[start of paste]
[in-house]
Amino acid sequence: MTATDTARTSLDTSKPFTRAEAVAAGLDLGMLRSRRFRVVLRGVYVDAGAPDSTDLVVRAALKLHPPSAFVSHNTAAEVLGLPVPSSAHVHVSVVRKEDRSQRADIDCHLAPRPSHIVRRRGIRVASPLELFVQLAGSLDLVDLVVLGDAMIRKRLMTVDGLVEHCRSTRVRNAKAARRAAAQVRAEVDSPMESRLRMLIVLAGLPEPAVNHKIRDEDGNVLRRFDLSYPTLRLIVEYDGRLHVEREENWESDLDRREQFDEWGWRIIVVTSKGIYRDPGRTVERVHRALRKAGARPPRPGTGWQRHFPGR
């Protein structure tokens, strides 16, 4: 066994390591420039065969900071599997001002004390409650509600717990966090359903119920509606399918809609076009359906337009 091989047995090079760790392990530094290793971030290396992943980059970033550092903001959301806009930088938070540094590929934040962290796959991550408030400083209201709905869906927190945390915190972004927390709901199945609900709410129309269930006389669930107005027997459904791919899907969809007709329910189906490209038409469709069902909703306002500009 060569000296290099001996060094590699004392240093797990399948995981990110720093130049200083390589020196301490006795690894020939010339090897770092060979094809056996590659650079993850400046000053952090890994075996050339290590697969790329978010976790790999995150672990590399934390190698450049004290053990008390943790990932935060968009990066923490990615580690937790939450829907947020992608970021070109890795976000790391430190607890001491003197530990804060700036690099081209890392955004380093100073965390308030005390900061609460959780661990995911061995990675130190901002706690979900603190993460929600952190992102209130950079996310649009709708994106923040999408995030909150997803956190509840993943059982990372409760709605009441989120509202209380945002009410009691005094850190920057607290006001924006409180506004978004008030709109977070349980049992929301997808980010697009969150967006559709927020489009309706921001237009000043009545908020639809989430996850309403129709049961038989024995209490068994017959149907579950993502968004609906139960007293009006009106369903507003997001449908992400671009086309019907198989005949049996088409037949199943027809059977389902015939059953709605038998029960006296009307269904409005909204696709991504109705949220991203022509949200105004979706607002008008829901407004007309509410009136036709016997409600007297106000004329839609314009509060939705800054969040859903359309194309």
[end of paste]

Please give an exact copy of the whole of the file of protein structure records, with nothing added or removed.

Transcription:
[in-house]
Amino acid sequence: MTATDTARTSLDTSKPFTRAEAVAAGLDLGMLRSRRFRVVLRGVYVDAGAPDSTDLVVRAALKLHPPSAFVSHNTAAEVLGLPVPSSAHVHVSVVRKEDRSQRADIDCHLAPRPSHIVRRRGIRVASPLELFVQLAGSLDLVDLVVLGDAMIRKRLMTVDGLVEHCRSTRVRNAKAARRAAAQVRAEVDSPMESRLRMLIVLAGLPEPAVNHKIRDEDGNVLRRFDLSYPTLRLIVEYDGRLHVEREENWESDLDRREQFDEWGWRIIVVTSKGIYRDPGRTVERVHRALRKAGARPPRPGTGWQRHFPGR
């Protein structure tokens, strides 16, 4: 066994390591420039065969900071599997001002004390409650509600717990966090359903119920509606399918809609076009359906337009 091989047995090079760790392990530094290793971030290396992943980059970033550092903001959301806009930088938070540094590929934040962290796959991550408030400083209201709905869906927190945390915190972004927390709901199945609900709410129309269930006389669930107005027997459904791919899907969809007709329910189906490209038409469709069902909703306002500009 060569000296290099001996060094590699004392240093797990399948995981990110720093130049200083390589020196301490006795690894020939010339090897770092060979094809056996590659650079993850400046000053952090890994075996050339290590697969790329978010976790790999995150672990590399934390190698450049004290053990008390943790990932935060968009990066923490990615580690937790939450829907947020992608970021070109890795976000790391430190607890001491003197530990804060700036690099081209890392955004380093100073965390308030005390900061609460959780661990995911061995990675130190901002706690979900603190993460929600952190992102209130950079996310649009709708994106923040999408995030909150997803956190509840993943059982990372409760709605009441989120509202209380945002009410009691005094850190920057607290006001924006409180506004978004008030709109977070349980049992929301997808980010697009969150967006559709927020489009309706921001237009000043009545908020639809989430996850309403129709049961038989024995209490068994017959149907579950993502968004609906139960007293009006009106369903507003997001449908992400671009086309019907198989005949049996088409037949199943027809059977389902015939059953709605038998029960006296009307269904409005909204696709991504109705949220991203022509949200105004979706607002008008829901407004007309509410009136036709016997409600007297106000004329839609314009509060939705800054969040859903359309194309």